Other new systems include purchasing property for fast traveling, upgrading weapons with gems that you craft from raw materials, and a wider variety of weapons. There’s plenty to do, but all of it ends up amounting to filler, and onece you have enough materials and cash its just not fun anymore. Sadly there just isn’t enough to fill the map up. It’s a massive map, truly the developers were not lying when they suggesting it would take over an hour to walk from one side to the other, and there are plenty of pretty things to see along the way, but those things are all the same 5 things, reprinted or reskinned. It is at least worth it to head off the road, to find resource rich areas, and watch towers. Climbing these mostly out of the way watchtowers will reveal more of the map, and its worth it just to see the resources.
Most of the major Dynasty Warriors hangups are not present in Dynasty Warriors 9. Gone are the bad translations, lack of story, blocky cut scenes, and massive frame drops in combat. It feels like this is the best that Koei-Techmo and Omega Force can do. I played the game on a normal PS4, and noticed a few frame dips, but nothing as massive or problematic as previous games. I am quite sure tha the PS4 pro will do away with any of those problems. I chose to play the game in Chinese rather than dubbed, so I Can’t tell you if it still has issues that the rest of the games were plagued with (sao sao anyone?) there are surprisingly three options for dialog, Chinese, English, and Japanese. The Japanese dub is a series first and makes sense considering the game is produced by a Japanese Studio.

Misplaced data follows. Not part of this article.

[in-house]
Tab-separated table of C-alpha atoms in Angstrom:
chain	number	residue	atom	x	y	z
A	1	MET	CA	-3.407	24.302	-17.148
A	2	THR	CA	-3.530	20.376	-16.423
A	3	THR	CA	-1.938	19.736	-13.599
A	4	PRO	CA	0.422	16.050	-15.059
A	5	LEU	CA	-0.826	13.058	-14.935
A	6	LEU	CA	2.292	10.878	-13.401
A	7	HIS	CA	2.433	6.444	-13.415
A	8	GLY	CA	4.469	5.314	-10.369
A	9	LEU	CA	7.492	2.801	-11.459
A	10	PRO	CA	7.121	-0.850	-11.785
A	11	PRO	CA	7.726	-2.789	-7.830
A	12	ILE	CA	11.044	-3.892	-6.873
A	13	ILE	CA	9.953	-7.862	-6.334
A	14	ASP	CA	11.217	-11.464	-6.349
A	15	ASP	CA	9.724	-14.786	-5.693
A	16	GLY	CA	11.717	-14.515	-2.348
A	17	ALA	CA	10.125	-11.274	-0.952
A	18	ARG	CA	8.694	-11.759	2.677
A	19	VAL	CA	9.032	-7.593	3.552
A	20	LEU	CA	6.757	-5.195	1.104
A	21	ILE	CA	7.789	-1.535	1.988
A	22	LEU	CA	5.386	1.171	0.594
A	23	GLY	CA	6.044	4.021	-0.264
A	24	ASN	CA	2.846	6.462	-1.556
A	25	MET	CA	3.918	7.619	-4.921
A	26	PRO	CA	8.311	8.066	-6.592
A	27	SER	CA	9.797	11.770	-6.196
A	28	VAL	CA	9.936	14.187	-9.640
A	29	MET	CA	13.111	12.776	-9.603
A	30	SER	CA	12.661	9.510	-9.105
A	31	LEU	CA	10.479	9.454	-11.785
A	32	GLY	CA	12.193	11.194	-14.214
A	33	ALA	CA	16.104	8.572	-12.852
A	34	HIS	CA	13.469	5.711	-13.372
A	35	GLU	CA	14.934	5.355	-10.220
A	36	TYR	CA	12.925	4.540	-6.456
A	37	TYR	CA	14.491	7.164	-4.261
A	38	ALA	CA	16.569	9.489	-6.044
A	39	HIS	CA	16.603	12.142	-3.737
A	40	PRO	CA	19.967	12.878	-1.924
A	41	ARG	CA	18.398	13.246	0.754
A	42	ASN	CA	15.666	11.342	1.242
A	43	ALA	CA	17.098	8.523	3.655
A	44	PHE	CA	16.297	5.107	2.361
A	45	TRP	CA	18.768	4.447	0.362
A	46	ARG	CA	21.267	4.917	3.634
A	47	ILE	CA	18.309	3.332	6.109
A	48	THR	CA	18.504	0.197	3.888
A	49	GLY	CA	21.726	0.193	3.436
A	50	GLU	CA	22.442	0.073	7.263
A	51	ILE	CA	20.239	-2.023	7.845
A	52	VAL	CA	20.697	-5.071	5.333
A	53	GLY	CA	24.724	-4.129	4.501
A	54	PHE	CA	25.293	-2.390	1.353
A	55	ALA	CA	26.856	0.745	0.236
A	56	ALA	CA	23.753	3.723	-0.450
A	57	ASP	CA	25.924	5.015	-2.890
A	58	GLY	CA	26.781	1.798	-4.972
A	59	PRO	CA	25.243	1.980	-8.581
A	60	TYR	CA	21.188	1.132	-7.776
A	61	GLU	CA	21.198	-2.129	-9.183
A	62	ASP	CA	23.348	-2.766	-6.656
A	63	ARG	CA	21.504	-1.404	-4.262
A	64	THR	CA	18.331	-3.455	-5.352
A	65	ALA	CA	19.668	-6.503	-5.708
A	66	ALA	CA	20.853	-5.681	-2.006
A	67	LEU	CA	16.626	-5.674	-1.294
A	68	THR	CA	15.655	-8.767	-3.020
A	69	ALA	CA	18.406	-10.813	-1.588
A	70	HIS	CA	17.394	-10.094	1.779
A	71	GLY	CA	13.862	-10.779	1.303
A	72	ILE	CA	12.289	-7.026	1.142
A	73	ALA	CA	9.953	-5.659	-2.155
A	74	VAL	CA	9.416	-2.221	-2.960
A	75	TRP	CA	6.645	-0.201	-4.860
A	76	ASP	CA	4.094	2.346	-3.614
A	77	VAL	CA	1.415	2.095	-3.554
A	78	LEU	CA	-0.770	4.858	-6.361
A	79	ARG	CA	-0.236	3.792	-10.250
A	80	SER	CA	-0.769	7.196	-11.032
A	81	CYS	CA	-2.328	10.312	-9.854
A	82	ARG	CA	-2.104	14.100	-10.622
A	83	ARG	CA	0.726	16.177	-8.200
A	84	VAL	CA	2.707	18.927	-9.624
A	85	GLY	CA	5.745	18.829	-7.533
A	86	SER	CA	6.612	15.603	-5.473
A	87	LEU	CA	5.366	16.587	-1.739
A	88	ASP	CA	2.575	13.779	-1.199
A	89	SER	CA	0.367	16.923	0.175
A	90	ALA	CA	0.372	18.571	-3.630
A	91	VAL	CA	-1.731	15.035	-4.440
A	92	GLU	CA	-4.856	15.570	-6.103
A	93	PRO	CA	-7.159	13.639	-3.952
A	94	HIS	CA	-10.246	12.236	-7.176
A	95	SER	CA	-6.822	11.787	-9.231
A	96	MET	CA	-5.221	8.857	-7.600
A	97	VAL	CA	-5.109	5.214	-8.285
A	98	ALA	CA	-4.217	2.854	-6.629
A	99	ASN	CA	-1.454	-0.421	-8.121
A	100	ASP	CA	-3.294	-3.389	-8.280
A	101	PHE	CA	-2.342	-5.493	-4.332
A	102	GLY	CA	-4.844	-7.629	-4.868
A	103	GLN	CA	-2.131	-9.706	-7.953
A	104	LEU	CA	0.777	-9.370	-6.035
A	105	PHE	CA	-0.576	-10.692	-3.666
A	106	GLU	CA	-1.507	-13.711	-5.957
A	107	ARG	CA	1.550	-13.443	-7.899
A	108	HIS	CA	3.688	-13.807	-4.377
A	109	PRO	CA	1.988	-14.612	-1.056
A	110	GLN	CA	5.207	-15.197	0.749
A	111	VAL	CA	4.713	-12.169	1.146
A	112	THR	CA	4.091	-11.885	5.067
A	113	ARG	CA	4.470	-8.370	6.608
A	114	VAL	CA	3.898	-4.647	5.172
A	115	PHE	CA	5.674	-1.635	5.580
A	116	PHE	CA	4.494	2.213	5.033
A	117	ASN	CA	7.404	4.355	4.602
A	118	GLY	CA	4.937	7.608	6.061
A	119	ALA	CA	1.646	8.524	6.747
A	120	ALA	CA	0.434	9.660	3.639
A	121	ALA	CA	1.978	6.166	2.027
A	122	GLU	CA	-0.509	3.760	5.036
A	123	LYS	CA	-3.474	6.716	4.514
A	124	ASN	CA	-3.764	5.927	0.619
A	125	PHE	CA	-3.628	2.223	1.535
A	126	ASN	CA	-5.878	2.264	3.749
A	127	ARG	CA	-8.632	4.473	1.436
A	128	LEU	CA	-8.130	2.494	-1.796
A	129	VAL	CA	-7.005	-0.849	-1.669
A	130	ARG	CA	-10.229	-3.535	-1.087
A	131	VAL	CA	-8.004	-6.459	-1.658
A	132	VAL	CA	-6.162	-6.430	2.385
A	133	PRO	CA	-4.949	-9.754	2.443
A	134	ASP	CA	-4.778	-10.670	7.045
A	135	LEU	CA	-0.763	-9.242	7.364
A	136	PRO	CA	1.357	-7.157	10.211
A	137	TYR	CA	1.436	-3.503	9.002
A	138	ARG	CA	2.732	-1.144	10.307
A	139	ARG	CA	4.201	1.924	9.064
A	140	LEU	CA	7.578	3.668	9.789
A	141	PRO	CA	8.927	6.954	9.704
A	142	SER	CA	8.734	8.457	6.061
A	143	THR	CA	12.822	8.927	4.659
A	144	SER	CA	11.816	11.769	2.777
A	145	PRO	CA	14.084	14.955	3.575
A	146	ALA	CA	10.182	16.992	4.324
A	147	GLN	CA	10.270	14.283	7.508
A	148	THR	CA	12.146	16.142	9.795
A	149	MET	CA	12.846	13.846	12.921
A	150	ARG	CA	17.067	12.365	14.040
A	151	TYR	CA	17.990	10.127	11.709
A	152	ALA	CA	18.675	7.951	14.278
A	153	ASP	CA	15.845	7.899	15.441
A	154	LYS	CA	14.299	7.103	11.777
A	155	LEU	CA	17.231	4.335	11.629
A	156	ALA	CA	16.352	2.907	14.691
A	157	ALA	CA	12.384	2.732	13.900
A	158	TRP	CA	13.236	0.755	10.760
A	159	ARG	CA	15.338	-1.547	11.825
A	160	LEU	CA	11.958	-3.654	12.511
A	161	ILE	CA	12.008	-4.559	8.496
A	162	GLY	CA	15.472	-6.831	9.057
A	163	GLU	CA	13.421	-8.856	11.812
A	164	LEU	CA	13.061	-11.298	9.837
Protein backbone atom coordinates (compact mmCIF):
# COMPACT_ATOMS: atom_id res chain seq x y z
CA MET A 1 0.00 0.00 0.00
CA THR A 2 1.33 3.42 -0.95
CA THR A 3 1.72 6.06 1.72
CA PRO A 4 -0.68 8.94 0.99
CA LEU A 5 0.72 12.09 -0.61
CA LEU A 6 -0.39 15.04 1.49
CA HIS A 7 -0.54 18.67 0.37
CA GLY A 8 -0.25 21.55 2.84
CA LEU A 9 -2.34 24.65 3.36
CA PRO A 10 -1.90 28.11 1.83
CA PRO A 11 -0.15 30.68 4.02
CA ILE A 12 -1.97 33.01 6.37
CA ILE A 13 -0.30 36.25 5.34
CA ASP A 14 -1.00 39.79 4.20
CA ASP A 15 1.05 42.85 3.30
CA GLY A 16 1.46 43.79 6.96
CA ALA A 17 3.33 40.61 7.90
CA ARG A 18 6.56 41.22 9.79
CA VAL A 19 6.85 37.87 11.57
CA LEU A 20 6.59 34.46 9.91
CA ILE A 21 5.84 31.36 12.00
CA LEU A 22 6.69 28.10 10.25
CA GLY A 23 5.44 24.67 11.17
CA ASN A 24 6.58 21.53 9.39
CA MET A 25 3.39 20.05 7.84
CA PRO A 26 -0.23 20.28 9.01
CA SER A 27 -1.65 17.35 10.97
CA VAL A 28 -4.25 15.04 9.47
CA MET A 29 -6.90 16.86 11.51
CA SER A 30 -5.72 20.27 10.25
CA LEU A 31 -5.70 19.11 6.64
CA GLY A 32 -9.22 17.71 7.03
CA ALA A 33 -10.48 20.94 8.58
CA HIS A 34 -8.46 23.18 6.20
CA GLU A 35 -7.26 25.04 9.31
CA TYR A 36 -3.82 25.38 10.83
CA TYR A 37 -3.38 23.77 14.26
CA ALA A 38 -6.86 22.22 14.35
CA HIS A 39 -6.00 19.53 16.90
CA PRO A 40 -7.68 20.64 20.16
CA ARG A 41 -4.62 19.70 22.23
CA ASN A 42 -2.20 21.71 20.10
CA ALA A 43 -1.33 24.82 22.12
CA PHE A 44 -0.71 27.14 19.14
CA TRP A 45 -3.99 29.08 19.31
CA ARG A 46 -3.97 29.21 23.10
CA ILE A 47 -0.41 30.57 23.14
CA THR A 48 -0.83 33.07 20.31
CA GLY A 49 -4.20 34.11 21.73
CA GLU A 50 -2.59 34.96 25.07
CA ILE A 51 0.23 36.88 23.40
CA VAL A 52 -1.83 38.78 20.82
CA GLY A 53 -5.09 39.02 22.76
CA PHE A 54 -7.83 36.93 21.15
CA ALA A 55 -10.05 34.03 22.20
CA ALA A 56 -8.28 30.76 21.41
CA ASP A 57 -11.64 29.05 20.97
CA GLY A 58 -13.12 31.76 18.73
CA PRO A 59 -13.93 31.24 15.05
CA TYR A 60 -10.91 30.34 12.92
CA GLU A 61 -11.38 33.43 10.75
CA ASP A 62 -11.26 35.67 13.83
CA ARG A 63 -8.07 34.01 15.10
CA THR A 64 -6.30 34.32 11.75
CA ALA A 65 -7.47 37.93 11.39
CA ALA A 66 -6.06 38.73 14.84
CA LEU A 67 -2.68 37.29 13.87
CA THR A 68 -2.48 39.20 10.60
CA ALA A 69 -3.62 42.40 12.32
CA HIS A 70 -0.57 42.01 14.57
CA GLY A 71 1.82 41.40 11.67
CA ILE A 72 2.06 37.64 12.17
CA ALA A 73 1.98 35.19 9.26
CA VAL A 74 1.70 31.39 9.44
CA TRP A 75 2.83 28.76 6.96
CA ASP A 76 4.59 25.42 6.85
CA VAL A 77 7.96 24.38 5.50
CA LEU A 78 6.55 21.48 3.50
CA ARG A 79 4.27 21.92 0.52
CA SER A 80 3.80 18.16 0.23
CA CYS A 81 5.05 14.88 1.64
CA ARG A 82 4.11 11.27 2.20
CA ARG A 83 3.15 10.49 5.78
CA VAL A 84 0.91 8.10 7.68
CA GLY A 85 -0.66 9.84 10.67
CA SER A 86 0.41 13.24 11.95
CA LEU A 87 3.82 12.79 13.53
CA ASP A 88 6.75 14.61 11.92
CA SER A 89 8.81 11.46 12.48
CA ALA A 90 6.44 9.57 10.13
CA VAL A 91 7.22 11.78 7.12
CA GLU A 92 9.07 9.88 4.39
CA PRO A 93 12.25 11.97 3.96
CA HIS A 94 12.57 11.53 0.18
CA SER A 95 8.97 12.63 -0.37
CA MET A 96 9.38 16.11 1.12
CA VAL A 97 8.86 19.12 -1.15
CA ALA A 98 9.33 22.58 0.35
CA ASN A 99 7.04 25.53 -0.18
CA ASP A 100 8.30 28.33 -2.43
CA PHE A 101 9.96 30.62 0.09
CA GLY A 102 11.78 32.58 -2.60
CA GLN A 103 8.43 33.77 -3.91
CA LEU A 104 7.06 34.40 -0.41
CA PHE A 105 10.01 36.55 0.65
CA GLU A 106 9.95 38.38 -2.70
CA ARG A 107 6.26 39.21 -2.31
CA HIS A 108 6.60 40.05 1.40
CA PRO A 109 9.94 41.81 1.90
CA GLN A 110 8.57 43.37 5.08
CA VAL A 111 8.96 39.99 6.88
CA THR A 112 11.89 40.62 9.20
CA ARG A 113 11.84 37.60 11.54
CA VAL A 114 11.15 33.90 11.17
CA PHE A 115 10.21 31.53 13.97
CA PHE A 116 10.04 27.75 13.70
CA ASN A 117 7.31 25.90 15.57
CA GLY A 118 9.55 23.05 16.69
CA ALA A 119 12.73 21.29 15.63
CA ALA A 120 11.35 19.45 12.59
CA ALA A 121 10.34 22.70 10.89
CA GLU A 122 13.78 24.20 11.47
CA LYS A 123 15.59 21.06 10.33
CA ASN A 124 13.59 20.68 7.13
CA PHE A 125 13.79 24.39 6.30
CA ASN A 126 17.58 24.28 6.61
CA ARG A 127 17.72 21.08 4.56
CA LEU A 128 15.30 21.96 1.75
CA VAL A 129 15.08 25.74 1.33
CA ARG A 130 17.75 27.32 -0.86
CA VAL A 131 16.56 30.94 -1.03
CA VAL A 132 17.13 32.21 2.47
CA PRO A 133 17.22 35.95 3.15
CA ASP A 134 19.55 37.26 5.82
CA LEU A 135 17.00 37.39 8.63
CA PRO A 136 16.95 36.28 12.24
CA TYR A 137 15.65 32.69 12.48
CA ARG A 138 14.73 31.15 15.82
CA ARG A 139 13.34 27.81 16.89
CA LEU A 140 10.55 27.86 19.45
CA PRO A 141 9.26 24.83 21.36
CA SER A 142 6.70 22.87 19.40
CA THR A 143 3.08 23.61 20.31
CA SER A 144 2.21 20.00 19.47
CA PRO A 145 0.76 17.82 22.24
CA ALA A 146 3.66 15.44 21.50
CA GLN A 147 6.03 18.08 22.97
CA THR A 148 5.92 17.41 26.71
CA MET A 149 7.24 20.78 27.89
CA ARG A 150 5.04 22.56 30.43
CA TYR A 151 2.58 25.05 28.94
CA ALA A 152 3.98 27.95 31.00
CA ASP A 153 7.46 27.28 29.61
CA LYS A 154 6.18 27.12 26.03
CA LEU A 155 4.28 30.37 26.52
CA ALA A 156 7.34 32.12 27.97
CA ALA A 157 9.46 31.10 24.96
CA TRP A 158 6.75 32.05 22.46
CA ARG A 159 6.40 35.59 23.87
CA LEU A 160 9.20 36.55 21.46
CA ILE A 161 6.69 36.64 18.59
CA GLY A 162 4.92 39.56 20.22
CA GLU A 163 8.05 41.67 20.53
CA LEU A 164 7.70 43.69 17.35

If you have played previous Dynasty Warriors games, you will probably love this expansion on the franchise. It’s a growth from previous games, that feels updated and more like a true sequel than the previous installments. It has new features rather than just new characters, and does a fairly good job of dragging the series in to the modern gaming world. Its new systems fit well enough in to the mythos and game design of Dynasty Warriors, and I would say it’s an immediate buy for fans, and a solid get it on sale for new players. Overall even with all the characters the game probably only offers about 20 hours of core gameplay, much more can be found in freely roaming and fighting and gathering, but honestly most players will probably get bored after finishing the main stories.